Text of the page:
What's harder for some people than submitting their car payment on time every month? Admitting they shouldn't have purchased the vehicle in the first place.

But consumers, more than usual these days, may have to do exactly that in order to find a way out of the financial hole they've dug for themselves.

"Going into bunker mode is simply the worst option," said Paul Oster, president of credit repair firm Better Qualified in Eatontown. "People have a tendency not to answer the phone, they don't answer the mail, and they don't open the door."

Seven million Americans, the most ever, are 90 days or more behind on their auto loan payments, according to data from the Federal Reserve Bank of New York. "Serious delinquency" describes 2.4 percent of auto loans at the end of 2018.

Oster said the record-high delinquency rate is a "yellow flag" in an otherwise strong economy.

"We're pretty much in the Ponzi phase of the subprime auto loan market," Oster said, referring to the riskiest segment of the Hyman Minsky financing model.

"The borrowers simply have too much junk in the trunk, as they say," Oster said.

Individuals under 30 are struggling with auto loans the most — many of them are staring down a massive amount of student loan debt at the same time.

Making matters worse for borrowers overall, Oster said, is how quickly a vehicle's value depreciates once it's driven off the lot.

And, unlike other forms of borrowing such as credit cards, a minimum payment isn't an option with car loans when times are tight.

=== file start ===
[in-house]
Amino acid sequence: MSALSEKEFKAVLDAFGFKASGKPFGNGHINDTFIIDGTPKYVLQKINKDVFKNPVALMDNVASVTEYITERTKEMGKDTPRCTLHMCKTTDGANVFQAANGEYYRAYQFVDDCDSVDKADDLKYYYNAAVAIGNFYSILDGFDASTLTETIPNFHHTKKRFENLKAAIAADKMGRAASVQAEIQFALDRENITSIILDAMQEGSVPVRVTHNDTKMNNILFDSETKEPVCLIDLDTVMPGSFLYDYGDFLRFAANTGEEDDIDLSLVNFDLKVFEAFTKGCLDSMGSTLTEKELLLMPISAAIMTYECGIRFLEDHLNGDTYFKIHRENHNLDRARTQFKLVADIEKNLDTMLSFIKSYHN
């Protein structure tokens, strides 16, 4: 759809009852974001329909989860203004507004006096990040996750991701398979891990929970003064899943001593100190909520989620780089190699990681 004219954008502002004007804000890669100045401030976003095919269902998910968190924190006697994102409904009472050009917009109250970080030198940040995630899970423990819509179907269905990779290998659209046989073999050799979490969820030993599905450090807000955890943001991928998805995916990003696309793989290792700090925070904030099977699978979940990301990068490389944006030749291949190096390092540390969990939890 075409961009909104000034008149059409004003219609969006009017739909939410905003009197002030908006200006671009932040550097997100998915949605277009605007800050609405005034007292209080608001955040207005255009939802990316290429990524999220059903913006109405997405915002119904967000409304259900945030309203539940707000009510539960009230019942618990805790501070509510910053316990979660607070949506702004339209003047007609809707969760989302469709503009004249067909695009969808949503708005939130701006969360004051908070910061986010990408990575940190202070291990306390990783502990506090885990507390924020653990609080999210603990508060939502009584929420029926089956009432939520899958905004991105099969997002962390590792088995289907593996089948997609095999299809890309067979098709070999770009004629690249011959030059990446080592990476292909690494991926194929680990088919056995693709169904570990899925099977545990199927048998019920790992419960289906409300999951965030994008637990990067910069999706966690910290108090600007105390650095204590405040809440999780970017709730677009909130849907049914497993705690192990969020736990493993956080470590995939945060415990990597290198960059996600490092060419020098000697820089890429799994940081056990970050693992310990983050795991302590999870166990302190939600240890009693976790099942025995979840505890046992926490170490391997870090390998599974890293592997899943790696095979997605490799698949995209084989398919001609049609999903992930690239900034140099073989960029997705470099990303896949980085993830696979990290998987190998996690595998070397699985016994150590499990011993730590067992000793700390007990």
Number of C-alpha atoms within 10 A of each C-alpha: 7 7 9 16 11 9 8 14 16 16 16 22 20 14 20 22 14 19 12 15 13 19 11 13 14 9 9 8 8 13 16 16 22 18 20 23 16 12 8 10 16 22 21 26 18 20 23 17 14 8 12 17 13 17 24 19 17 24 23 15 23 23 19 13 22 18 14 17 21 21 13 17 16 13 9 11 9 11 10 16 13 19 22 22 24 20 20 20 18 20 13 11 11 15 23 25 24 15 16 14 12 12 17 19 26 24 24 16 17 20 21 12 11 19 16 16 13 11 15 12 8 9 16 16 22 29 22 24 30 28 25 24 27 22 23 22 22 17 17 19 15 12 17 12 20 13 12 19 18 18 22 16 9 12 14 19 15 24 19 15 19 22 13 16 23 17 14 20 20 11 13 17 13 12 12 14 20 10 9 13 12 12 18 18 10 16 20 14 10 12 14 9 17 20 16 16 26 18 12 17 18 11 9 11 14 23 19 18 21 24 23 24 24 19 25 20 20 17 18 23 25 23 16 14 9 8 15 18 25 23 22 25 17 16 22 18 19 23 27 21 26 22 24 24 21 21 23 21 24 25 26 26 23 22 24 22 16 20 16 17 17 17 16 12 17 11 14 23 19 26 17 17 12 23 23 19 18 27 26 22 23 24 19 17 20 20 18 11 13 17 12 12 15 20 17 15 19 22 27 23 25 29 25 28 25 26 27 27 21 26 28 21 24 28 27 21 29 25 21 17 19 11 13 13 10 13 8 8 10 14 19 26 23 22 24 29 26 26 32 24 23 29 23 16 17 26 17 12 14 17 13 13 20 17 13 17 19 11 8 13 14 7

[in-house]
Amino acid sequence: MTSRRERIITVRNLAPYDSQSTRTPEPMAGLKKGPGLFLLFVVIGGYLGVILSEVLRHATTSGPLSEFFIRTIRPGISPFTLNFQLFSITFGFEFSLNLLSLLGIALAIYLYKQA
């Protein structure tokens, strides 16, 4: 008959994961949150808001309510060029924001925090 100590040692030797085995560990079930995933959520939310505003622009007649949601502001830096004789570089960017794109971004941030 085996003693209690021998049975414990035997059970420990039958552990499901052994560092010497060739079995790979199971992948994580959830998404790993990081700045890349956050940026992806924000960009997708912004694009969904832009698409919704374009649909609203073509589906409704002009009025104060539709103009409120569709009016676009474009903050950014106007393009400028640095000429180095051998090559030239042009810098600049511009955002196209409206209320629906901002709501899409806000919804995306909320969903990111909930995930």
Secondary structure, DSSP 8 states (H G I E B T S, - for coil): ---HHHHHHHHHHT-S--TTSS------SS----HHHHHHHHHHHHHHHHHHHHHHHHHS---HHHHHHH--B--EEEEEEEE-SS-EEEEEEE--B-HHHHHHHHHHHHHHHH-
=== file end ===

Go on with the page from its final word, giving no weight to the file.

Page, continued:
​But consumers do have options as they attempt to avoid a repossession of their vehicle and a big hit to their credit score, among other potential penalties.

"Face this head on," Oster said. "Reach out to the finance company, reach out to the dealership, let them know that you really did bite off more than you can chew."

In most cases, consumers can refinance their auto loan, he said. But that's an easier task before you're 30, 60 or 90 days behind on payments. Another option, if it's available, is switching out to a more affordable vehicle.

"The dealerships don't want another repossessed car," Oster said. "The depreciation is the same for them as it is for a consumer. So they want to work with you to get that car into somebody else's hands maybe get you into a less expensive car with a payment that you can actually afford."

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Contact reporter DIno Flammia at dino.flammia@townsquaremedia.com.

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